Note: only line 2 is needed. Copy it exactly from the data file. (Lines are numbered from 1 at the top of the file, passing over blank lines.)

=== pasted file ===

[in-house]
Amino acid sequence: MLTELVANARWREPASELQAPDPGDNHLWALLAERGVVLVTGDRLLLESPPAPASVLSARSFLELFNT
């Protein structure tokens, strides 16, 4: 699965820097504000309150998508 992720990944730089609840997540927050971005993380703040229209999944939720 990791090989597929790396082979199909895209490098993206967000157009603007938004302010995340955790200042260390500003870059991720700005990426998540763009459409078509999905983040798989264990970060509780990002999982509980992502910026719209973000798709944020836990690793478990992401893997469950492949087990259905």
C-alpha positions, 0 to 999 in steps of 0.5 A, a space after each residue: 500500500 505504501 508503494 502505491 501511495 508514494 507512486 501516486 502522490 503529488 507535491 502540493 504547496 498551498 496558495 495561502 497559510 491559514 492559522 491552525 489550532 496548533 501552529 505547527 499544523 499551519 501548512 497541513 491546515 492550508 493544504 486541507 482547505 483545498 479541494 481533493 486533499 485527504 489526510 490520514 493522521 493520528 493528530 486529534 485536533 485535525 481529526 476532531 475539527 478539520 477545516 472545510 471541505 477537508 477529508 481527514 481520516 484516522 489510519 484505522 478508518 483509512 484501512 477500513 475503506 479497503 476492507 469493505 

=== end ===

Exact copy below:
Amino acid sequence: MLTELVANARWREPASELQAPDPGDNHLWALLAERGVVLVTGDRLLLESPPAPASVLSARSFLELFNT